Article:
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    A Times Editorial

    State budget squeezes the poor

    © St. Petersburg Times, published May 6, 2001

    Legislative leaders in Tallahassee were downright gleeful last week over the final state budget.

    "By golly, I'm proud of it," House Speaker Tom Feeney boasted.

    "I think we can all claim victory," chimed in Senate Budget Committee Chairman Jim Horne.

    However, advocates for Florida's poor are not feeling nearly so buoyant -- and for good reason. While lawmakers restored most of the major cuts advocates had been fearing, low-income Floridians not only made few measurable gains this session but suffered a series of setbacks that could end up making their lives harder than they already are.

    "We were engaged all session in damage control," Karen Woodall, a lobbyist for the National Association of Social Workers, told the Times. "Most of our energy was spent just trying to keep things from moving backward. I personally believe that was by legislative design."

    To be sure, money was tighter this year, thanks in large measure to a slowing economy and a burgeoning Medicaid budget. But Gov. Jeb Bush and state leaders bear more than a little blame for the fiscal austerity. Tax cuts have driven state coffers down by more than $1.6-billion over the last two years alone -- in line with Bush's pledge of $6.1-billion in tax relief by 2003. And though most of the $1-billion Medicaid "shortfall" was really a growth in enrollment -- not a true deficit -- some of those new enrollees are former welfare-to-work participants the state had previously, and illegally, kept off Medicaid.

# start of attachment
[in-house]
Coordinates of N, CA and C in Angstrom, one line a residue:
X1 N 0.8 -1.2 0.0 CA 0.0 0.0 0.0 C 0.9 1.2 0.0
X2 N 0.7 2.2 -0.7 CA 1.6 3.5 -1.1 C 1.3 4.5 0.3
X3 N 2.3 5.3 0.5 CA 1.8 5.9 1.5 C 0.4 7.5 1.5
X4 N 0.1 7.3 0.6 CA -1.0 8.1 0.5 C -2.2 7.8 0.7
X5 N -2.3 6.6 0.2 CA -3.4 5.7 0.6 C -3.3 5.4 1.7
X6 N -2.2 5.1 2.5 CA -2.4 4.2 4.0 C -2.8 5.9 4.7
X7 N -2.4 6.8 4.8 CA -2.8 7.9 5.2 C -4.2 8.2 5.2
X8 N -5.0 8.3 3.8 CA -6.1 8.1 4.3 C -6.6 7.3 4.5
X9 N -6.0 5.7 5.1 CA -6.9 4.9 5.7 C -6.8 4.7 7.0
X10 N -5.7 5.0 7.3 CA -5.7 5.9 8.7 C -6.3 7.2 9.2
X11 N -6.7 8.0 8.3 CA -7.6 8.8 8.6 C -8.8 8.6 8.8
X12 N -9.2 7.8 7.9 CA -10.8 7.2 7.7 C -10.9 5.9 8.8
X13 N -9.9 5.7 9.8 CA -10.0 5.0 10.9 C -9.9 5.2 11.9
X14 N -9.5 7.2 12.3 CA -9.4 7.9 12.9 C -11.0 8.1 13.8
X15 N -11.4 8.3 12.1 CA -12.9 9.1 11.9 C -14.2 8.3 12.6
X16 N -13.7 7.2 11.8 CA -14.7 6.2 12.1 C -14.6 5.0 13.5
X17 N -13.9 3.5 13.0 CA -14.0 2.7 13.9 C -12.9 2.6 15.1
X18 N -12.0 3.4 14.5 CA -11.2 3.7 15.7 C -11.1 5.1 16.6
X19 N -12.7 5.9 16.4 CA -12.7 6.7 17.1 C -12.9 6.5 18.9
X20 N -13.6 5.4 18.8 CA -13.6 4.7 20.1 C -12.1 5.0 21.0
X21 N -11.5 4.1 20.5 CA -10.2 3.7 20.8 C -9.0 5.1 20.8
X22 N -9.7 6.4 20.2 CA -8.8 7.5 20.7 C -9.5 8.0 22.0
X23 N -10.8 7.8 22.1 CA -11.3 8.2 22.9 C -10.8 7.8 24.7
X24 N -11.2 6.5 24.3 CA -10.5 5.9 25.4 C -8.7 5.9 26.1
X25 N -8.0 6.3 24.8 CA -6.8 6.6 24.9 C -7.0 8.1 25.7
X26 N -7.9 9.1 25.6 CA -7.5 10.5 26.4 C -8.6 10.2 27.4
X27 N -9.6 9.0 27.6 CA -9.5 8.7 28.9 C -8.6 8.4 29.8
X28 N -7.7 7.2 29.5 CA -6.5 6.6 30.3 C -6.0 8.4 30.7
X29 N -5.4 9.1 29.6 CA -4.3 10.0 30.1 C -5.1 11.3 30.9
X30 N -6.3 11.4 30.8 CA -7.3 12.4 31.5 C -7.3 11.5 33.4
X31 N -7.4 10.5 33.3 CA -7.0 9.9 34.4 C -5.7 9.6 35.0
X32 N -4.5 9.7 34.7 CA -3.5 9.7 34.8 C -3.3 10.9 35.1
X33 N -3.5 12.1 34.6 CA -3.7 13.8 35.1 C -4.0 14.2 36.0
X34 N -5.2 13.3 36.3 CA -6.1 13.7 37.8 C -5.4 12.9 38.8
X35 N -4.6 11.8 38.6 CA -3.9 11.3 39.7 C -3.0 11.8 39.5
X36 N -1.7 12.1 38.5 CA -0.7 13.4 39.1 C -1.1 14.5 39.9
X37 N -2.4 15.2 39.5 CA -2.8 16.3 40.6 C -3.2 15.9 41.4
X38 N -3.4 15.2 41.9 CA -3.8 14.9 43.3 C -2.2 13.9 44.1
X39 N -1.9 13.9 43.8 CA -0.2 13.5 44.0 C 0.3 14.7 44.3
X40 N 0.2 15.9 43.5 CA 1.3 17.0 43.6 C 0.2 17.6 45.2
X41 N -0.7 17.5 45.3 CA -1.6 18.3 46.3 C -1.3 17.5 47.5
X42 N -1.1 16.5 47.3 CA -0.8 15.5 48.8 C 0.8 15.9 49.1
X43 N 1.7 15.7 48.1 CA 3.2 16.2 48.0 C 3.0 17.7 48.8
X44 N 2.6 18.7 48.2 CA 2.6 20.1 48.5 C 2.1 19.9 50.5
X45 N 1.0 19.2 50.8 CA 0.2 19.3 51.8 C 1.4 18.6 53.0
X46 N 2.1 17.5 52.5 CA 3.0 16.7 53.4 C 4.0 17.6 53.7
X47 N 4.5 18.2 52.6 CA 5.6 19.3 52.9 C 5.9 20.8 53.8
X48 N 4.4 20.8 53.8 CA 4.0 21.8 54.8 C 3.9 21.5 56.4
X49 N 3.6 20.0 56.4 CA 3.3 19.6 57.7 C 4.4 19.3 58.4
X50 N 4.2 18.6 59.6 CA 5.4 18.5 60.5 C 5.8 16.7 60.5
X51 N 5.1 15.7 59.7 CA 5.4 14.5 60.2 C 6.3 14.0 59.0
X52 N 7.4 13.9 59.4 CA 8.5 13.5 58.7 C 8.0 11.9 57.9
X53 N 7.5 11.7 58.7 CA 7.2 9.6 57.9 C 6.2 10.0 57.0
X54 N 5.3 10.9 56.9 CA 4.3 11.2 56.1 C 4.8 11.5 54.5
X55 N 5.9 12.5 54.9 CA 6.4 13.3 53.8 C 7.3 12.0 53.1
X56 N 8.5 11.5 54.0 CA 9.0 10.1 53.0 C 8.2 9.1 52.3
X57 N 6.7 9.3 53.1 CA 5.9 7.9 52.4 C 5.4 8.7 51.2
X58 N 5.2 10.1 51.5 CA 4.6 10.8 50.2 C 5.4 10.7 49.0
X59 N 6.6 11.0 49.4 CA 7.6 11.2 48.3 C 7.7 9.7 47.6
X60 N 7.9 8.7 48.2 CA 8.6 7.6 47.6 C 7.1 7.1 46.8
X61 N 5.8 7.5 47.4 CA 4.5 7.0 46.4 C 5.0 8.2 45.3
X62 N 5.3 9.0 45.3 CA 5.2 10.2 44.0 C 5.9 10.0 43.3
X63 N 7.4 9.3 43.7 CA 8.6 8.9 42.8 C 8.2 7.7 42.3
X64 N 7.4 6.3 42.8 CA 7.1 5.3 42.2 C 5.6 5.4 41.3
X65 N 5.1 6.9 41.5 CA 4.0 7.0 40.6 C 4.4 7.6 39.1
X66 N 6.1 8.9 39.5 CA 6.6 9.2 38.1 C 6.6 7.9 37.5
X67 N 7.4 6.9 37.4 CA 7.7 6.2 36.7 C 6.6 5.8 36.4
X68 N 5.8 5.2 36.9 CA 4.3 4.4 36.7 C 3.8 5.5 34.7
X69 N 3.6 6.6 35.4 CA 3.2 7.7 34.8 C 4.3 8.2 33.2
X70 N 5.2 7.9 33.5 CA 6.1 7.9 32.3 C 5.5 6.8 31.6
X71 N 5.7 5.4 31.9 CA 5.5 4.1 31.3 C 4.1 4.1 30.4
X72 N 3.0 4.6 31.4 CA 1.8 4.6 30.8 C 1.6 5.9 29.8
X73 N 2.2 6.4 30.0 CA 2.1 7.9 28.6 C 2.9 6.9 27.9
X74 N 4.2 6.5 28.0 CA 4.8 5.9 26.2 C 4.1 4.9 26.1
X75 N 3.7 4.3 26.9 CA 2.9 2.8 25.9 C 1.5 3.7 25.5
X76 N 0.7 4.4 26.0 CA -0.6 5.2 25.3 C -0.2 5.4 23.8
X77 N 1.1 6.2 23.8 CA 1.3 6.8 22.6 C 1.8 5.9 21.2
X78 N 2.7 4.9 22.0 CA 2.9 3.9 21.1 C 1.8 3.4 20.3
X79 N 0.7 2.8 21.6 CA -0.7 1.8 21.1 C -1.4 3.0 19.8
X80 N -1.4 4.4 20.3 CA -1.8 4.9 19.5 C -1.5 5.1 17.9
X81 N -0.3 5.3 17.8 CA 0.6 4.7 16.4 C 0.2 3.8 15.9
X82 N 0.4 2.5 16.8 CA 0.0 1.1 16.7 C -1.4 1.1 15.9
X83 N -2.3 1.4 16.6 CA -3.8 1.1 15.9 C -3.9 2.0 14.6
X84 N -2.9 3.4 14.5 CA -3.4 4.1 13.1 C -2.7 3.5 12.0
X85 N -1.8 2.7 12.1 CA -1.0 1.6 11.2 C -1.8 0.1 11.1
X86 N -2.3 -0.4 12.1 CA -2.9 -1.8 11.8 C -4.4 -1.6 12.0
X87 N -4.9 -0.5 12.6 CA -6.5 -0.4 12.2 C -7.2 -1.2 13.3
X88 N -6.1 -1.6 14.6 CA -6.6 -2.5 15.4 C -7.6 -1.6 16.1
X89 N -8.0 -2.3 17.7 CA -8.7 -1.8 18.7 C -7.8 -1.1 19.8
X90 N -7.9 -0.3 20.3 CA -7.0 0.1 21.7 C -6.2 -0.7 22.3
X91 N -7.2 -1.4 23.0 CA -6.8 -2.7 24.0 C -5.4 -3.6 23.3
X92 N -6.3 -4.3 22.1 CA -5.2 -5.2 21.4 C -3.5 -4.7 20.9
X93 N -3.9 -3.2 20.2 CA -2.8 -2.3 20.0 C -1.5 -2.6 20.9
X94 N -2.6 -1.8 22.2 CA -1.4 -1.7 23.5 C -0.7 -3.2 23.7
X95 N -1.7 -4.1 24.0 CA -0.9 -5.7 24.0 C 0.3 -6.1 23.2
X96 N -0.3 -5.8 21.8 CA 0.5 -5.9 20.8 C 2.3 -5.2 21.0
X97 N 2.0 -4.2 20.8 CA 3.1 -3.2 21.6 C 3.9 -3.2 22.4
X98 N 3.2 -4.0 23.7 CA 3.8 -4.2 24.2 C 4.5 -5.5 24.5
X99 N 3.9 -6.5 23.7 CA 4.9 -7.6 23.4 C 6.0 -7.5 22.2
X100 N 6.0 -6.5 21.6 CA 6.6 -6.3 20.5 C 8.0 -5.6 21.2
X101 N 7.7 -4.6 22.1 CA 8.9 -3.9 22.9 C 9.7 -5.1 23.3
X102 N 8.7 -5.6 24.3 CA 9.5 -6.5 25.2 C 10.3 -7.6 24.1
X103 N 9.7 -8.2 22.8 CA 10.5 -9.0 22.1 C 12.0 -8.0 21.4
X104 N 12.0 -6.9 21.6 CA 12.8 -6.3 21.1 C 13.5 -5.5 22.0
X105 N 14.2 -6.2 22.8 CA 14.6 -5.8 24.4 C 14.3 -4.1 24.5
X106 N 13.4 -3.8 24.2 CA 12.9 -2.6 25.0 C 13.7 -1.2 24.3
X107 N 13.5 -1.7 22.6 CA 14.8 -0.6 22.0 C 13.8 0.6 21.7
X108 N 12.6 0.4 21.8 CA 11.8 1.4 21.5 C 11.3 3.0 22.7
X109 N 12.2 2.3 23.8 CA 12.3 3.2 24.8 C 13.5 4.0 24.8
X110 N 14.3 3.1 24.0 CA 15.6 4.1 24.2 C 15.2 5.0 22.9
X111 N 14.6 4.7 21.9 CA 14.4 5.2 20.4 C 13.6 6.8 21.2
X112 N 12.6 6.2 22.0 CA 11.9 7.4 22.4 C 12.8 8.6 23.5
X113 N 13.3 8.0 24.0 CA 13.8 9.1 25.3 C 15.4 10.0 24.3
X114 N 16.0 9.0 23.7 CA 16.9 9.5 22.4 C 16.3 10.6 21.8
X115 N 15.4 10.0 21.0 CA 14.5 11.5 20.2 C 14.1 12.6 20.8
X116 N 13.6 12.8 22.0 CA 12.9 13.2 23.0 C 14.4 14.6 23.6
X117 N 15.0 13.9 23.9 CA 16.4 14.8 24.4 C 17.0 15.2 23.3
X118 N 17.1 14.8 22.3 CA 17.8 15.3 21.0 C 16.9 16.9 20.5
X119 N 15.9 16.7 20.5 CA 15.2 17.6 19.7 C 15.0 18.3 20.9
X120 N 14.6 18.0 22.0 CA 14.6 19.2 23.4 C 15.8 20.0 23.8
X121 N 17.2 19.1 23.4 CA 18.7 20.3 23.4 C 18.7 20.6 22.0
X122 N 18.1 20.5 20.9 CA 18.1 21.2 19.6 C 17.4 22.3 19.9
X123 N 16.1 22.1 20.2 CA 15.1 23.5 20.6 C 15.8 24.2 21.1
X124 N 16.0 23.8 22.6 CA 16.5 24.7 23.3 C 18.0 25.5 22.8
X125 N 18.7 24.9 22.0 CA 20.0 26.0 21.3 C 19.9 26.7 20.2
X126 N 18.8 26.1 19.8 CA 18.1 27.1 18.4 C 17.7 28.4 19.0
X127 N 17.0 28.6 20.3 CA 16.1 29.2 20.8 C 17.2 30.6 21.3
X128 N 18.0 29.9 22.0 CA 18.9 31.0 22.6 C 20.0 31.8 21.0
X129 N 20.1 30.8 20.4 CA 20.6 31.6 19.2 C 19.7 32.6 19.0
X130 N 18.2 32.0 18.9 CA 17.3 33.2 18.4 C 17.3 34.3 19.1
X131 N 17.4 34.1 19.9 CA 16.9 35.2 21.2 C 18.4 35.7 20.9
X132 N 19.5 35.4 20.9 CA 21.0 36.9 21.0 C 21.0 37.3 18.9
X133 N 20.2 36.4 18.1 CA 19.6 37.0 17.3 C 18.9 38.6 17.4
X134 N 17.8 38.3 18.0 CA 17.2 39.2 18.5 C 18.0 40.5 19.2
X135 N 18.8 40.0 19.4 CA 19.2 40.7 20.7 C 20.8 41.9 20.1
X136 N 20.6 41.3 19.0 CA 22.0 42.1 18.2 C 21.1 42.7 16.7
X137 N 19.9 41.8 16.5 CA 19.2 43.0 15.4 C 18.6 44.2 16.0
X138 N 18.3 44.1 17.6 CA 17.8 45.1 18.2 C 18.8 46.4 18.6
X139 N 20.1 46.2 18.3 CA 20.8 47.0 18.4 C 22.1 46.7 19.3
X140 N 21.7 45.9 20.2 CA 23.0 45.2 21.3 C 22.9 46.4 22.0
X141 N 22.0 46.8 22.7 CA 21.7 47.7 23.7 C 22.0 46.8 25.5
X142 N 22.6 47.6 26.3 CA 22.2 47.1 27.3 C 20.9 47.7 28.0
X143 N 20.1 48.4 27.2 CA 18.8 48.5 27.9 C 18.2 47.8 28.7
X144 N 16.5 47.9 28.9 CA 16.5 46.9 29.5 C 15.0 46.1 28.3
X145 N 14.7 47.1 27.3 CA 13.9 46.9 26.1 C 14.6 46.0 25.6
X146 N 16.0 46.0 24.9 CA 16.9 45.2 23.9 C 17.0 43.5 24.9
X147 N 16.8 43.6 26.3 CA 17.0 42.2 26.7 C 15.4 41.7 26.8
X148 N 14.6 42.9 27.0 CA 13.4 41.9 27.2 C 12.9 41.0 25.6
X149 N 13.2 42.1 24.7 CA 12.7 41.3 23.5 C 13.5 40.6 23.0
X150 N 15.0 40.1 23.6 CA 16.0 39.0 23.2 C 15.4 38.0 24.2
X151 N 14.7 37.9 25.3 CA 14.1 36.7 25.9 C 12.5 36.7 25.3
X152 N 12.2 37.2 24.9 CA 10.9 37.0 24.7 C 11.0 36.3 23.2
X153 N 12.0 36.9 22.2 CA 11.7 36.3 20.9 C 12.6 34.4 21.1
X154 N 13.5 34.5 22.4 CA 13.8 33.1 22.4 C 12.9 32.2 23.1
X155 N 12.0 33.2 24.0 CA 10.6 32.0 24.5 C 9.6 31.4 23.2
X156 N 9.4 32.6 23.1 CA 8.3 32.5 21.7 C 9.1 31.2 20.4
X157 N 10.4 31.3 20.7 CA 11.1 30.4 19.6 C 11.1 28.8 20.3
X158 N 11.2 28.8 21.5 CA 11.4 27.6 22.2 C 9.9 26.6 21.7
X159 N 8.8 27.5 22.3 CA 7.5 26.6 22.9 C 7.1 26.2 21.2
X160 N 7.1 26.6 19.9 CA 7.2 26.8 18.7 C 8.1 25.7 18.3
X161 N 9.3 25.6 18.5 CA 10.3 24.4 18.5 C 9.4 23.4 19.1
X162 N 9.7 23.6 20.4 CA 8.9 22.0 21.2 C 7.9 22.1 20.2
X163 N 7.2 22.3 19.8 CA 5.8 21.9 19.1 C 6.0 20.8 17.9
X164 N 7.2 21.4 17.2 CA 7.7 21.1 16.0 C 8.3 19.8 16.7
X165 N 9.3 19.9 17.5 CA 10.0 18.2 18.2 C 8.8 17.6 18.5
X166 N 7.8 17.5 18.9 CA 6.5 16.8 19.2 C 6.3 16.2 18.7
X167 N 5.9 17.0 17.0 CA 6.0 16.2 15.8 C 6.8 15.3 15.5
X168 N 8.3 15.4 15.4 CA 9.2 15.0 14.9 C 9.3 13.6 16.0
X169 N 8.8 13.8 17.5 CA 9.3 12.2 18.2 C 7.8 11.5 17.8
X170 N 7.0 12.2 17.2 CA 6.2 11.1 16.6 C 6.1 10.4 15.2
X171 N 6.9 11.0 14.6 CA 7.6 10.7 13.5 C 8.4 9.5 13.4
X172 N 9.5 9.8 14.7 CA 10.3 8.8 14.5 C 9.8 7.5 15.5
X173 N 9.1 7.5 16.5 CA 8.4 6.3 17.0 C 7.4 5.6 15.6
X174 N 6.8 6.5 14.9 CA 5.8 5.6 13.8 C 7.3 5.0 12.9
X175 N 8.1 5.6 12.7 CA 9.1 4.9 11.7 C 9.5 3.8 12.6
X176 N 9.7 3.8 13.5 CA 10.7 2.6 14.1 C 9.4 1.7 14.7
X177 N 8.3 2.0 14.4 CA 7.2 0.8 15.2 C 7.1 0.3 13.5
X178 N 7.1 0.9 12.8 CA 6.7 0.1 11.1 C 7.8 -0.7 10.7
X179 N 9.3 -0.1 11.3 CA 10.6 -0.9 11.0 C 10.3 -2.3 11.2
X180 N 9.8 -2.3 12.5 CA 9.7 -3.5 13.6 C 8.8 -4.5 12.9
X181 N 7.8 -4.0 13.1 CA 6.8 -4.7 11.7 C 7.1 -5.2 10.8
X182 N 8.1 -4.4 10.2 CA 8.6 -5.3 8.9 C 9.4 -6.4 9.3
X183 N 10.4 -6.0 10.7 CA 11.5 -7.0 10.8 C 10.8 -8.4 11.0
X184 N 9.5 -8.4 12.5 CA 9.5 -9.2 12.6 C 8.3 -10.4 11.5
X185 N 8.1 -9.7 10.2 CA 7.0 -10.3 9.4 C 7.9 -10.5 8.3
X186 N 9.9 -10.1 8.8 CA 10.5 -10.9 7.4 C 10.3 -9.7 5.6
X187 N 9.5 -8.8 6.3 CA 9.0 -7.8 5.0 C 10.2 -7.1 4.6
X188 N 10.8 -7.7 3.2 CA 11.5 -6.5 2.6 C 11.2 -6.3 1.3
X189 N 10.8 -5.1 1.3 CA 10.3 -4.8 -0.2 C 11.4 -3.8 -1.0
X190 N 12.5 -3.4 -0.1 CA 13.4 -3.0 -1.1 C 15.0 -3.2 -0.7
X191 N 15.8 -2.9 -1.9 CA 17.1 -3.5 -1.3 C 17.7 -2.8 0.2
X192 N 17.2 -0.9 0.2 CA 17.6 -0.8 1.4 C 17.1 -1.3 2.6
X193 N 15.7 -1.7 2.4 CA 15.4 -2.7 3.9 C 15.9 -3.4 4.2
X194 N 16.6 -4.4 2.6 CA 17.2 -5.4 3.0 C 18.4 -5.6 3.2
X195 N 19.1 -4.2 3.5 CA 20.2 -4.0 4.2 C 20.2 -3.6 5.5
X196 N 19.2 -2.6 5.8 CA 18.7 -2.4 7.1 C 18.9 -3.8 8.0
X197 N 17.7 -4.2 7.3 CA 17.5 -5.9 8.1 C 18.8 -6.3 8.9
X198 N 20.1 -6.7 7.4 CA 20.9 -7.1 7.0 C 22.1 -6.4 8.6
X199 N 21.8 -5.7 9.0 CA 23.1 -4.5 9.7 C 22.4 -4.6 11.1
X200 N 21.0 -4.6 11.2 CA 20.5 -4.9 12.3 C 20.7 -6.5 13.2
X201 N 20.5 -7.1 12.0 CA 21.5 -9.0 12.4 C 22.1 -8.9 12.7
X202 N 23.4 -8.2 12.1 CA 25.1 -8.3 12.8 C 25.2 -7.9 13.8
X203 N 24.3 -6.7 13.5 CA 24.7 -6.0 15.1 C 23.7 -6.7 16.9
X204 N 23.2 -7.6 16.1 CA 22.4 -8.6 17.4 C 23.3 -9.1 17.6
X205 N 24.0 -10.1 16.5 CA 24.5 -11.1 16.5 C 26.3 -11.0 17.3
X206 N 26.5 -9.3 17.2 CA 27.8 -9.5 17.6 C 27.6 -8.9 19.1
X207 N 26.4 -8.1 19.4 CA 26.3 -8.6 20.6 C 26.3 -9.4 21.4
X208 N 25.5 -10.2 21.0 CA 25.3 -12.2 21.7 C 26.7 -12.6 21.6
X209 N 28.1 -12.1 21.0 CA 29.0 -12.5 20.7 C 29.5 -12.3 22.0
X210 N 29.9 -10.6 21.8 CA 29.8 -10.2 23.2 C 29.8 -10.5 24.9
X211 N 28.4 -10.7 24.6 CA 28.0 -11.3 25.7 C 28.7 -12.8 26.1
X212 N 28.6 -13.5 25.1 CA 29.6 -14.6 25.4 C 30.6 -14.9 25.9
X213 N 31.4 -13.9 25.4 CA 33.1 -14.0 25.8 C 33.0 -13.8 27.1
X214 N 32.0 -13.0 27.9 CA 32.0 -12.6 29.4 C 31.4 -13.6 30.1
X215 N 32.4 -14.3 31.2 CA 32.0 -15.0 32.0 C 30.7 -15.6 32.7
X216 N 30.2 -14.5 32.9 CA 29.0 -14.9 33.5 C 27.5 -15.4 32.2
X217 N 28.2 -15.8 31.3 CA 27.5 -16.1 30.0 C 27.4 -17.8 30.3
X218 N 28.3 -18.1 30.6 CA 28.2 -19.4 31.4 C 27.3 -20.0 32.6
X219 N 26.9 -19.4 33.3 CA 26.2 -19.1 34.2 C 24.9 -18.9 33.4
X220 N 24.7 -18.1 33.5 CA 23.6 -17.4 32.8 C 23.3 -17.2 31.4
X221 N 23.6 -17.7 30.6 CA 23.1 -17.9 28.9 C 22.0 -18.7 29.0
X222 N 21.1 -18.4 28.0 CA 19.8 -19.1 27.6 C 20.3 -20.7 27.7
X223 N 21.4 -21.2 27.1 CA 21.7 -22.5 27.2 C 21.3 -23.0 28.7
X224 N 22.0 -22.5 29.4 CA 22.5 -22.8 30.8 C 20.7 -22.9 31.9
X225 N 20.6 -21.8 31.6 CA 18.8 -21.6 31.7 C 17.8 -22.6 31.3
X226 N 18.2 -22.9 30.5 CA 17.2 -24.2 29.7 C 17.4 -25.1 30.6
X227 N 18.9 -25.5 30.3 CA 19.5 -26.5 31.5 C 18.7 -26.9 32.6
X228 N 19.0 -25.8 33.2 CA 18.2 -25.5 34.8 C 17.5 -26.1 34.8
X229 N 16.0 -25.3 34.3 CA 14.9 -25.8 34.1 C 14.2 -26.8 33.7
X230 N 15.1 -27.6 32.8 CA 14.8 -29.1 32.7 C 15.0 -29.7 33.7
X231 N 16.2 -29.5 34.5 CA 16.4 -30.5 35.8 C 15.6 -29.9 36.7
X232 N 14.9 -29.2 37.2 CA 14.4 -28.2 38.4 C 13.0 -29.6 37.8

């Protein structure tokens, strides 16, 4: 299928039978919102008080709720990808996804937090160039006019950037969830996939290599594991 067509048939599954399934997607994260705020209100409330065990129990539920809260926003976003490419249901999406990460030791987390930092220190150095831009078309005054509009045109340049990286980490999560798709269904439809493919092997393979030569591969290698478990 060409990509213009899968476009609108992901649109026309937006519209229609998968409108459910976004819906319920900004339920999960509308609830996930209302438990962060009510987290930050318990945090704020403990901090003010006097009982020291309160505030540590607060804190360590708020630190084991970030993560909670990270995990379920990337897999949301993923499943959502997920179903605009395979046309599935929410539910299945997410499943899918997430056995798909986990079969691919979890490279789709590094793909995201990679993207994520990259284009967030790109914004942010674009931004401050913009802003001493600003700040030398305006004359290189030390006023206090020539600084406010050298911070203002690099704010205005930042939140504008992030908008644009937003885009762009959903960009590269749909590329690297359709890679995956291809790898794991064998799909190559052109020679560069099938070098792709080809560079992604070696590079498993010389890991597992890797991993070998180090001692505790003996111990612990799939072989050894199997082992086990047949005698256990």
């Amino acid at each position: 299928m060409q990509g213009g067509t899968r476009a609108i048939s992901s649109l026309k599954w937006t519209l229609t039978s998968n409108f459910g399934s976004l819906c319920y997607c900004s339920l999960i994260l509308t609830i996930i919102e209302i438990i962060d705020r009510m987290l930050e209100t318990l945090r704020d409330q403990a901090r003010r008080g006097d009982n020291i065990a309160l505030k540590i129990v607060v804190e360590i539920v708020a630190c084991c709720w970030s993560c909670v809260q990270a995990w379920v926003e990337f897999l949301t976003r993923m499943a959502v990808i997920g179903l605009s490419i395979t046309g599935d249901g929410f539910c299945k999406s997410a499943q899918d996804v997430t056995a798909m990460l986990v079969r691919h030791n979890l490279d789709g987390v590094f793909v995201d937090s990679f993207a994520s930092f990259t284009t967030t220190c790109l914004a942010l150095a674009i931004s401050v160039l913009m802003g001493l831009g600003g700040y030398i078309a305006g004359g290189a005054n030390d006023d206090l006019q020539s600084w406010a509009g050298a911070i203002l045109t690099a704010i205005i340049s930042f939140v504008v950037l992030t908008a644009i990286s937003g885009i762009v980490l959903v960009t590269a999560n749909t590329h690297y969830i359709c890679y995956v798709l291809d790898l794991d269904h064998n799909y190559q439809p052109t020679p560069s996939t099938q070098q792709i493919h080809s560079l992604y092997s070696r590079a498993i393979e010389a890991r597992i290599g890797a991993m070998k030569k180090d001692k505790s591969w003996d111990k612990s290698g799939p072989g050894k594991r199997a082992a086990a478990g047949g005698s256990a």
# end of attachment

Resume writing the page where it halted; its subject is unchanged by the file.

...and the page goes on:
With some creative maneuvers, including tapping a tobacco-settlement fund meant only for children and elder program enhancements, lawmakers were able to spare the poor the direct rollback in eligibility and benefits threatened earlier in the session. Gone are the proposed cuts in the program that provide eyeglasses and hearing aids to low-income elderly, as well as the cuts in payments to doctors who treat the poor under Medipass.

    But the surviving cuts mean, among other things, that thousands more poor Floridians will be routed into HMOs at the same time they receive less, if any, counseling to help sort out their coverage options. The push into managed care -- with the industry's spotty record in Florida of market pull-outs and benefit contractions -- is worrisome.

    "In an effort to cater to the powerful HMO lobby, the Legislature is shifting many more vulnerable people into a failing industry, with no real evidence the state will save any money," said Woodall. "It makes no sense."

    Health care is not the only area in which the poor can expect to feel more than their share of the squeeze. Under bills on their way to Gov. Bush, welfare-to-work parents, though not rich parents, would face stricter financial penalties when their children skip school, and more workers injured on the job could fall into poverty under new attorney-fee limits in workers' compensation cases.

    There are some bright spots: more money for the homeless and extra protection from utility cutoffs for the medically needy, to name just two. But they are isolated gains in a year when low-income Floridians, overall, lost ground. The outcome of the budget battle may indeed be a "victory" for some -- just not the poor.

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